In order to grasp the complexity of the conflict, I think it's appropriate to also look at issues that somehow lie behind 'raw politics', such as religious issues (see Melissa's recent discussion) and economic ones.
The availability and distribution of water in dry Israel-Palestine is one such issue. It's hard to achieve peace when large-scale economic injustices prevail. The World Bank says that Israel gets four times more water than Palestinians, "although both share the mountain aquifer that runs the length of the occupied West Bank" (Guardian article, 27 May 2009).
The article and the WB report are here:
Overall, of course, water is a scarce resource for both Israelis and Palestinians, although it's apparently scarcer for the latter. Solutions need to be found to ensure sustainable water availability in the Middle East, but such possible solutions must not work for one side's gain alone.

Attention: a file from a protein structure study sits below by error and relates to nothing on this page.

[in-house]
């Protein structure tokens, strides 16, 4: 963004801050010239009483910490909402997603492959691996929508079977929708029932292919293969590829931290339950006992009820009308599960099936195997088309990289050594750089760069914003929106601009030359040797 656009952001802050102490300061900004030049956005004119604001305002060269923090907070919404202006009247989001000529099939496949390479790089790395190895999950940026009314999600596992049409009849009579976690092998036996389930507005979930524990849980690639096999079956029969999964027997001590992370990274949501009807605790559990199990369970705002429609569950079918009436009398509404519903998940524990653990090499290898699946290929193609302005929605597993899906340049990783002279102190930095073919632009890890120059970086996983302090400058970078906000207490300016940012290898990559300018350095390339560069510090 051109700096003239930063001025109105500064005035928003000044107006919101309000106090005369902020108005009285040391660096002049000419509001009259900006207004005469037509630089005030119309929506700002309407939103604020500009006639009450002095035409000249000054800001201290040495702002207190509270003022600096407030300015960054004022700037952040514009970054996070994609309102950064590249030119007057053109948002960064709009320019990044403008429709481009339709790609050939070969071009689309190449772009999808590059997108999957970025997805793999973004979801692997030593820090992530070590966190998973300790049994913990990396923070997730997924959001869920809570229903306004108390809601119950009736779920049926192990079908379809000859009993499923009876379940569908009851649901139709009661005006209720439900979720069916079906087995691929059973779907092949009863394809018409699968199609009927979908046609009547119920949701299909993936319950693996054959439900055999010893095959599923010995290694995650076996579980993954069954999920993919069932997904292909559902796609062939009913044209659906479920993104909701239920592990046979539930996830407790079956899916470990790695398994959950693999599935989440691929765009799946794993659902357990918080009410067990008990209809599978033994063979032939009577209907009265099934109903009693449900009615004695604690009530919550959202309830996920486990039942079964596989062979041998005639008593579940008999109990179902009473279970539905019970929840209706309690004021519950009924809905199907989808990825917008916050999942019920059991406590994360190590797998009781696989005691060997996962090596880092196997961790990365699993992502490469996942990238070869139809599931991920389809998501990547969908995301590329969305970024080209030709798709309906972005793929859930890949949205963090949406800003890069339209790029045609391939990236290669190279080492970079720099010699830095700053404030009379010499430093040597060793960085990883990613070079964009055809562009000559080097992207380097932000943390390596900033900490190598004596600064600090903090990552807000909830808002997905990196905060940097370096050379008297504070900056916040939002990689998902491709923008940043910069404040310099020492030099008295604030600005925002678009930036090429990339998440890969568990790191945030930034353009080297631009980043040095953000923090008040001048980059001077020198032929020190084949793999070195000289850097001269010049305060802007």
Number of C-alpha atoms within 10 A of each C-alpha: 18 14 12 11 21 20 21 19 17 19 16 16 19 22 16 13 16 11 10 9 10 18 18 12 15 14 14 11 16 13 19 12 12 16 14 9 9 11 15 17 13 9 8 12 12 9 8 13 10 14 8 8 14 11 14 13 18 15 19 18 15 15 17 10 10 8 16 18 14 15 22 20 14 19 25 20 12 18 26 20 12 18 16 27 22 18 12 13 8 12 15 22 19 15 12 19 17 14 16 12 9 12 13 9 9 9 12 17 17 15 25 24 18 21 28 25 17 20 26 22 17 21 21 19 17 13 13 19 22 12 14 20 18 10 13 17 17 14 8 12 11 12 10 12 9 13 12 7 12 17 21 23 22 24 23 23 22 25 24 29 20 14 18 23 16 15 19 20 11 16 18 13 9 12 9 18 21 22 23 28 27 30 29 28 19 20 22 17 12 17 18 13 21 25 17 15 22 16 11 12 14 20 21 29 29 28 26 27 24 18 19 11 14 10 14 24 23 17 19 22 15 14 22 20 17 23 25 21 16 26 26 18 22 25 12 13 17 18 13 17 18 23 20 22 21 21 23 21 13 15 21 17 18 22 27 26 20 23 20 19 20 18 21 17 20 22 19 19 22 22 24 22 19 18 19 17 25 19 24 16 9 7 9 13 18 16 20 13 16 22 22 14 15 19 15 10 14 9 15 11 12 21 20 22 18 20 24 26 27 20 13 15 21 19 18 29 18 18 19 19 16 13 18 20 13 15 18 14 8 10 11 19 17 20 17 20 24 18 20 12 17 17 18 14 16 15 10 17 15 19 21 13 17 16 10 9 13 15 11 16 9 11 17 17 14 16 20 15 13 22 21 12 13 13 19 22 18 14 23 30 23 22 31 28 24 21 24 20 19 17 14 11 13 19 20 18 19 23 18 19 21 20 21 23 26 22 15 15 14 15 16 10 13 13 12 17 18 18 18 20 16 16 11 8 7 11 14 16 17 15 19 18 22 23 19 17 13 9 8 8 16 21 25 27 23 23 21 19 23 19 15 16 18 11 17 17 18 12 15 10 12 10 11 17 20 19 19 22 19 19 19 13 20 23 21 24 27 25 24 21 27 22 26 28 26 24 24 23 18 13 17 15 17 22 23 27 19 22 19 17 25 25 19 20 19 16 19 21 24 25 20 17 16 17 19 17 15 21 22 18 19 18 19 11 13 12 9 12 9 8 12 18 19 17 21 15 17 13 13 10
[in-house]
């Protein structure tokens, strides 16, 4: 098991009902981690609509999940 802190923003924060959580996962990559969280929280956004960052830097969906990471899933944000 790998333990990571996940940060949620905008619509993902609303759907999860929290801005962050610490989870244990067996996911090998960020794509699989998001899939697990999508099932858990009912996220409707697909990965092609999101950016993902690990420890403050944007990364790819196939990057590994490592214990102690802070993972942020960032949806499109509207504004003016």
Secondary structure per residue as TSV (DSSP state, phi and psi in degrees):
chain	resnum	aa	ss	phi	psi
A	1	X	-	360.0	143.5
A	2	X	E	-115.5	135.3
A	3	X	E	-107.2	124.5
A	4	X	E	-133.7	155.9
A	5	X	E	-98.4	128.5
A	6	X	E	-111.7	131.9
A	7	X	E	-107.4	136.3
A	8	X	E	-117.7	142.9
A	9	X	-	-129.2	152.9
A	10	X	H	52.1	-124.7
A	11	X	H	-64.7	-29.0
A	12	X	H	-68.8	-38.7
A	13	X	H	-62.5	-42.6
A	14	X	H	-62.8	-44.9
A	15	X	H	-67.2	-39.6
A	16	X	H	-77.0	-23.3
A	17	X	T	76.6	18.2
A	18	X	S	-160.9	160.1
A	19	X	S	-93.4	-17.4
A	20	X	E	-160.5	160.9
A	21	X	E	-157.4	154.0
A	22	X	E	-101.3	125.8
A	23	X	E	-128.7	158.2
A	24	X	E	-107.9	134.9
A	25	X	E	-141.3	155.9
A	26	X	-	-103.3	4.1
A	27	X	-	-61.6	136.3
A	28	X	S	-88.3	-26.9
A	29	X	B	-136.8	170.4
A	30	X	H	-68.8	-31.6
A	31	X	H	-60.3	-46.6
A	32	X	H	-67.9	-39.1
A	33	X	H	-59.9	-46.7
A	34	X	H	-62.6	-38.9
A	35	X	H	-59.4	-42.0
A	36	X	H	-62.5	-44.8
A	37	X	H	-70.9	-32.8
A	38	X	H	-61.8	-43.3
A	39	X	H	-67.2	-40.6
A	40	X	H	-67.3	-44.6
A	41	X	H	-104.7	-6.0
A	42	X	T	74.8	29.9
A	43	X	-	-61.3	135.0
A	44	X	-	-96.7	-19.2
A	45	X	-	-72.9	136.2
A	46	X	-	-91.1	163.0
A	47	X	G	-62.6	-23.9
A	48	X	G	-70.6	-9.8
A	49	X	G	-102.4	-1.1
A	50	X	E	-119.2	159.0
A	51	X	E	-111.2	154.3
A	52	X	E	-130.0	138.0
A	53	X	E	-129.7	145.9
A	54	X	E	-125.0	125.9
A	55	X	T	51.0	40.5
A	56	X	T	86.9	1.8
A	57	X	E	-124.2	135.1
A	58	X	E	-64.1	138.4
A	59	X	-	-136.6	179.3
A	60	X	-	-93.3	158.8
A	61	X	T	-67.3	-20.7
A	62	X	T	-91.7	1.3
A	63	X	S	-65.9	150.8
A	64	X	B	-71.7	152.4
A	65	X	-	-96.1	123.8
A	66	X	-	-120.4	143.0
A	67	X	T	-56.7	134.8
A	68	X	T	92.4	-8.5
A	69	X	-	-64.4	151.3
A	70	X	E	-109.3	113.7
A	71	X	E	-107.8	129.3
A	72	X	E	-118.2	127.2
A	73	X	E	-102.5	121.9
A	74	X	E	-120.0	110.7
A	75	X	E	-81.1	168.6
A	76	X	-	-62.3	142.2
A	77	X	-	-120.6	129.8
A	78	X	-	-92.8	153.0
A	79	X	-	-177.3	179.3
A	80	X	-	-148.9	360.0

Desalination of Mediterranean water seems to be a highly efficient option, but large-scale Israeli desalination projects again throw up the question of redressing injustices as the water to be desalinated "in fact partially belongs to the Palestinians but is inaccessible for them" (irc.nl article, 17 March 2009 -- http://www.irc.nl/page/47170
Water is both an obstacle to peace (in case it's unfairly distributed) and a trigger for peace (economic development through a fair water share in the Palestinian territories could potentially improve security aspects). Read also this: